A tethered pony found hanging by his neck off a cliff in England was at the centre of a dramatic rescue, but sadly could not be saved.
The pony died six hours after the rescue from a collapsed windpipe.
Inspector Nicky Thorne, who cut the gypsy cob free, comforted the animal she named Frank as emergency services swung into action to get it safety.
“I was so upset,” she recalls. “I kept telling the horse he would be the most famous and looked-after horse in Suffolk if he pulled through and then to lose him after six hours of trying to save him was awful.
“I called the horse Frank after Frank Sinatra as he had blue eyes, and I will remember him for a long time.”
Thorne was called out on Friday night to the incident at Pontins Pakefield Holiday Park in Lowestoft.
She walked along the beach with her torch trying to locate the horse and then, shining her torch upwards, saw the young gypsy cob dangling from his neck over the cliff.
Thinking the horse was already dead, she desperately scrambled up the cliff and called Suffolk Fire and Rescue for help.
As she reached the horse she realised he was still breathing and cut him loose from his tether with her pocket knife. She then sat with the horse, wrapping him in her coats until the fire service arrived.
The horse was unconscious. The fire service gave him oxygen and took turns sitting and holding his head, wrapping him in covers and tarpaulins to keep him warm.
Thorne said: “By this point, I was shaking and in shock – all I could think about was the horse and I didn’t want to leave him. The fire service were absolutely excellent and really cared. I can’t thank them enough.”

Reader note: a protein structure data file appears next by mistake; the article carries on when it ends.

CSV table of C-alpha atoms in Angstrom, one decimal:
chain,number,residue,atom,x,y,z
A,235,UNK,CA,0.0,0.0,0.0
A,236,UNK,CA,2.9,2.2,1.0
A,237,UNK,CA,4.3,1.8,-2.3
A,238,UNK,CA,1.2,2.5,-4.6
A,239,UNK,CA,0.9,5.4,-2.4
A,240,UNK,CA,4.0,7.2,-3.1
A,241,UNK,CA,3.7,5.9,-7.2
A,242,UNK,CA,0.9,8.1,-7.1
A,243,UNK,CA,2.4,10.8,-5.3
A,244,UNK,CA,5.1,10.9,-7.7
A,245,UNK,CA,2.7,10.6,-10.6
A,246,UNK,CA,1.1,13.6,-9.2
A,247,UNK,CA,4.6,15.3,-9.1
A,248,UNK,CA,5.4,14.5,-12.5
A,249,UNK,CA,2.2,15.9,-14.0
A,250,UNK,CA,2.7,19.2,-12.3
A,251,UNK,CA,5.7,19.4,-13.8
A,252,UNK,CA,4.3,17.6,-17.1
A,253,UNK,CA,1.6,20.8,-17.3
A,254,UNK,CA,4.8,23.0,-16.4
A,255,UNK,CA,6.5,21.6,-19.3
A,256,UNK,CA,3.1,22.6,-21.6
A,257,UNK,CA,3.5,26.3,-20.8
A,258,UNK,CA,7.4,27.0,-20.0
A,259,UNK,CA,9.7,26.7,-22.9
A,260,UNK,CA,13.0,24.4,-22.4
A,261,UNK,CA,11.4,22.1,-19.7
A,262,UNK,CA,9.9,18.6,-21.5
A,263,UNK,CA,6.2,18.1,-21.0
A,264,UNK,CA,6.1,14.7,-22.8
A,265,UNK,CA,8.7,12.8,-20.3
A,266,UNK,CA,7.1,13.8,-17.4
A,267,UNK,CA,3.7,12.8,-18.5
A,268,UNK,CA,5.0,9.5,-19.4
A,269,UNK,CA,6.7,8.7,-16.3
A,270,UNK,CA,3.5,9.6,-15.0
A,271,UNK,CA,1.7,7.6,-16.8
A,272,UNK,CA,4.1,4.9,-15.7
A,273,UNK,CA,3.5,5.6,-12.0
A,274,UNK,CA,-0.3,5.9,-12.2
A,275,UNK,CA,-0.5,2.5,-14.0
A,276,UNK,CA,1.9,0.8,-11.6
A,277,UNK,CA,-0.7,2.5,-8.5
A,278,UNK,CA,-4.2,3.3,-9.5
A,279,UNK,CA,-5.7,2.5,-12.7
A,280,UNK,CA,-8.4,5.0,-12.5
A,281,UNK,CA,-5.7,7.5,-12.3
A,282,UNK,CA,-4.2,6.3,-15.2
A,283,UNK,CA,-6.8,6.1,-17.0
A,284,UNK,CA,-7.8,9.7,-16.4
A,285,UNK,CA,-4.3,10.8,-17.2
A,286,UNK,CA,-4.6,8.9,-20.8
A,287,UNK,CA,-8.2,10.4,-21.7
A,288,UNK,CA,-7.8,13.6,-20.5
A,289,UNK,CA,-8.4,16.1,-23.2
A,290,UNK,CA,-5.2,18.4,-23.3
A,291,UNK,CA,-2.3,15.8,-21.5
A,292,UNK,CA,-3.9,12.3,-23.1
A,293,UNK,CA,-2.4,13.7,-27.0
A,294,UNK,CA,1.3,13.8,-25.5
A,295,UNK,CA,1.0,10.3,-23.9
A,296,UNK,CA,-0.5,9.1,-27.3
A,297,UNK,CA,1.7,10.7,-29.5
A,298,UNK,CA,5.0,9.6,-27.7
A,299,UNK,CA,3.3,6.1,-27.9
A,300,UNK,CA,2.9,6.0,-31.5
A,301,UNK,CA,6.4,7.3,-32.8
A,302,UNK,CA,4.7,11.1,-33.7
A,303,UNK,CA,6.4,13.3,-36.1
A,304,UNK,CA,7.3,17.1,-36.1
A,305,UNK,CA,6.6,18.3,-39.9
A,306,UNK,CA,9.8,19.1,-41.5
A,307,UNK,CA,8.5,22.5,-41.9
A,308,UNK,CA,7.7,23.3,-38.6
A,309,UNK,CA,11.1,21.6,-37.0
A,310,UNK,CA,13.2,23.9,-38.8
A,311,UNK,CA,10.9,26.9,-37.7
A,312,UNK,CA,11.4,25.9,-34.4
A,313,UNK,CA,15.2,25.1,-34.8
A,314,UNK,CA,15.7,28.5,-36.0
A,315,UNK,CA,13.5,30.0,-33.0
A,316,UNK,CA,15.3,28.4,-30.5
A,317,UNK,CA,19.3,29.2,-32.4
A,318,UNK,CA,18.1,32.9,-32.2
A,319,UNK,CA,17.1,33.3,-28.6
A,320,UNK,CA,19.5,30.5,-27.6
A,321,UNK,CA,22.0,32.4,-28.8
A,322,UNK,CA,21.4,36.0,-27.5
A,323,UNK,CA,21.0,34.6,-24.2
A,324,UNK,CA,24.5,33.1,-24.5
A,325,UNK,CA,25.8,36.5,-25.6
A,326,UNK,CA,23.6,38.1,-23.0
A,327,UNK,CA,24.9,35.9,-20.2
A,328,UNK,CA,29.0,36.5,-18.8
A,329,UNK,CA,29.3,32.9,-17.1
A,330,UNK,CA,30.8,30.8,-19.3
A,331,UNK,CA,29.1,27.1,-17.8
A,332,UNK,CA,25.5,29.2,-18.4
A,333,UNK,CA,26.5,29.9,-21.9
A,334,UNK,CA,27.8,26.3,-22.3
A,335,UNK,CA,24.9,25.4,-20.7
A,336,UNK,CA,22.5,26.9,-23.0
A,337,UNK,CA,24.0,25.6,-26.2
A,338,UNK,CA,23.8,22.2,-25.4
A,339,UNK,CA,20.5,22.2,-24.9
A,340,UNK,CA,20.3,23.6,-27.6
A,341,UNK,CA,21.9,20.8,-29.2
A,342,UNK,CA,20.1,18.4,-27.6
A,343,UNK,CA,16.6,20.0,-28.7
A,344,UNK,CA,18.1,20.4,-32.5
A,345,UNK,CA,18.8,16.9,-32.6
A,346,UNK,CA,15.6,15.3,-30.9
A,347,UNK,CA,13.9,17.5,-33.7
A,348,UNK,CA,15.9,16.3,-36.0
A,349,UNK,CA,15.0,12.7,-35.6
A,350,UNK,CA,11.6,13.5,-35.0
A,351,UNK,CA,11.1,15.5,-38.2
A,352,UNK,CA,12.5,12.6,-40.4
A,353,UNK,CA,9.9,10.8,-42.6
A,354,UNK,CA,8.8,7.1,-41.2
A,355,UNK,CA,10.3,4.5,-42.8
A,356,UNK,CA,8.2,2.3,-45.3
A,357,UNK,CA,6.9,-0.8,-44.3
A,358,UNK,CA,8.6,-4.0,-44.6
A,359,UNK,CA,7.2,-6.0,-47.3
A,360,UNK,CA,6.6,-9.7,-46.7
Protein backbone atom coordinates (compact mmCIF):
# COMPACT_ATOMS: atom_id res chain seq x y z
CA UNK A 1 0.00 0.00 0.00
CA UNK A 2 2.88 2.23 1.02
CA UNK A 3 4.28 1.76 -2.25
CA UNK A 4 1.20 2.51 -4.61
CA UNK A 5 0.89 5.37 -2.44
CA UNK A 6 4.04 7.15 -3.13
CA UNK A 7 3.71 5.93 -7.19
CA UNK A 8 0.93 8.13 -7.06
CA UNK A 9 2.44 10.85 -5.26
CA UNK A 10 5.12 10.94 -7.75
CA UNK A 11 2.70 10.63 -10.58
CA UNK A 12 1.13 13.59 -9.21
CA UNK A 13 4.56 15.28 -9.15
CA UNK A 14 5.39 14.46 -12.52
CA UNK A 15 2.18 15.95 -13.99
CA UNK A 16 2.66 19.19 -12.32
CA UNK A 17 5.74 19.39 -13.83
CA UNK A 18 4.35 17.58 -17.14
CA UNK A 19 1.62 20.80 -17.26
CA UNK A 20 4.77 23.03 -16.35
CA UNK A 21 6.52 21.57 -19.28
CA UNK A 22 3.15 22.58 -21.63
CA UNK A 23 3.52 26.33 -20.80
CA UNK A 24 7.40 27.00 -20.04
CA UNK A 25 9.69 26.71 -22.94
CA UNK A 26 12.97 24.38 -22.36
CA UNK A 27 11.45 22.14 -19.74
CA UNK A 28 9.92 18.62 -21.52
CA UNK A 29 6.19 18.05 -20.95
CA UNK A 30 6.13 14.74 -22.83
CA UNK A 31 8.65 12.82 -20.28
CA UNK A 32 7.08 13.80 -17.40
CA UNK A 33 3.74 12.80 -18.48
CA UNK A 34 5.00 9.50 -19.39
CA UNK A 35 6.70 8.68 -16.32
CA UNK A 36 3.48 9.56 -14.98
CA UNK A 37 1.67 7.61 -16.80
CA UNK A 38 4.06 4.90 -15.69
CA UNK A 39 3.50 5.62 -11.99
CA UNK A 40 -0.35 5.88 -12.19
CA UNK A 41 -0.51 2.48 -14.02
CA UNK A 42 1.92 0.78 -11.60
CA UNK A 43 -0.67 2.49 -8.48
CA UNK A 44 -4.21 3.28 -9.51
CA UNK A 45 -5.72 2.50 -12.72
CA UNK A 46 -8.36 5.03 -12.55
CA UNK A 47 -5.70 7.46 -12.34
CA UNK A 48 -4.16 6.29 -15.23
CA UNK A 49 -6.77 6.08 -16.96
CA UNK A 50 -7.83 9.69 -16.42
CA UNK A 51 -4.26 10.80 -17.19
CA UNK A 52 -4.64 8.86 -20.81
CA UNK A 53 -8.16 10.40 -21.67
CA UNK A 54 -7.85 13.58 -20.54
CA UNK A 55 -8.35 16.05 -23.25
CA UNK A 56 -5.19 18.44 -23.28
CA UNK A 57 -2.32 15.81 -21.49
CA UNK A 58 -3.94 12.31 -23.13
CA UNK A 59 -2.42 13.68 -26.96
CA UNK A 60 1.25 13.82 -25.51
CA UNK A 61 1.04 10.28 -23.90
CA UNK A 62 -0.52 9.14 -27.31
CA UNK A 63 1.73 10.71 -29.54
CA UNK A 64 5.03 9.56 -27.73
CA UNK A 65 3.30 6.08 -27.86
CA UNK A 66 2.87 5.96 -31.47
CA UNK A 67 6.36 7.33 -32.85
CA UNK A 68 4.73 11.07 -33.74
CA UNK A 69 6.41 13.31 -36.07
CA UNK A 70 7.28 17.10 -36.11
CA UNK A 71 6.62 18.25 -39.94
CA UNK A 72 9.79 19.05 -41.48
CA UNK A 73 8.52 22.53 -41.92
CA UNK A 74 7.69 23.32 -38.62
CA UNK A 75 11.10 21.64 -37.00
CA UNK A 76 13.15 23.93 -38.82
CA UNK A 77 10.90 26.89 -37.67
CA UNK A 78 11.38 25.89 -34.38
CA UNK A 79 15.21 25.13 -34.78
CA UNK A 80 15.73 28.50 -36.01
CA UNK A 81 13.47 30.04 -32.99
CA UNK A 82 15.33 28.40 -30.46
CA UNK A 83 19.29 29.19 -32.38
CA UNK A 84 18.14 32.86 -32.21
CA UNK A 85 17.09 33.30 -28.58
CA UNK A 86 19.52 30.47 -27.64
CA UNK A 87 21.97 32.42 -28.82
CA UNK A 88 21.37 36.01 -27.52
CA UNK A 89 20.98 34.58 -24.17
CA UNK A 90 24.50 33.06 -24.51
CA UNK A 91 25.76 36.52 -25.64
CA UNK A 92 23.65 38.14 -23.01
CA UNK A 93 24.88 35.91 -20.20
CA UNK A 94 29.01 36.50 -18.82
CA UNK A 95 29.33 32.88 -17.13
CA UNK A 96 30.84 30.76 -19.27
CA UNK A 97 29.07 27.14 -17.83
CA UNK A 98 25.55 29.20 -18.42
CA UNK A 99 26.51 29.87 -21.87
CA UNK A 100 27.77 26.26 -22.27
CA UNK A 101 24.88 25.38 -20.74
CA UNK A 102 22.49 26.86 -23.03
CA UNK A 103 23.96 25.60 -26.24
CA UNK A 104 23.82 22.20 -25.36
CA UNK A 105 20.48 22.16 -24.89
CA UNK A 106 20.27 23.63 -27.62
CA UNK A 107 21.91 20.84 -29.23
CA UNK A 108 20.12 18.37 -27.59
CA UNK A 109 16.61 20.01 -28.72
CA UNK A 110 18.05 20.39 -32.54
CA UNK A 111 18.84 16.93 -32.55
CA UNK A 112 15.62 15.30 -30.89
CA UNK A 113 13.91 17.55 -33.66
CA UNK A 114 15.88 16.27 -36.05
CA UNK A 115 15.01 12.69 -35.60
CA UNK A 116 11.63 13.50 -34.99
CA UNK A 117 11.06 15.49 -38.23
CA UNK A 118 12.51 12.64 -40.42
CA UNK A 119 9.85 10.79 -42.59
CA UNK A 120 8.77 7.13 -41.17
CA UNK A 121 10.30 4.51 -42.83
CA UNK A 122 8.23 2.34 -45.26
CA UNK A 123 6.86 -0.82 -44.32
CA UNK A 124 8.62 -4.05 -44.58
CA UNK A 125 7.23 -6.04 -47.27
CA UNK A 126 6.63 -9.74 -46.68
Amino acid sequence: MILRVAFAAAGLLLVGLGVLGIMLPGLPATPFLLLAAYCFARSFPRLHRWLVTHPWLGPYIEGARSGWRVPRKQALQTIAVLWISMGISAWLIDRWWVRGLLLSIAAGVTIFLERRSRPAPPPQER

The coastguard was also called along with veterinarian Nic de Brauwere from Redwings Horse Sanctuary in Norfolk. De Brauwere got the horse on to a drip on the beach before he was loaded into a horse box.
“Nic was fantastic and spent the hour-long journey to Redwings in the horse box with the horse, administering all the emergency care he could and ringing round for advice on the specific injuries,” Thorne said.
“Another Redwings vet also came out to help despite it being almost midnight.”
On arrival at Redwings, the trailer was lowered and they started to unload the horse.
Tragically, the horse died just as they were trying to unload him. His windpipe had collapsed, leaving him unable to breathe.
“I am so grateful to the fire service, to the coastguard and to Redwings – everyone went above and beyond to try to save this horse’s life.”
The RSPCA re-stated its warning against the dangerous practice of tethering horses.
Thorne added: “The RSPCA is against tethering and this shows just how dangerous it is.”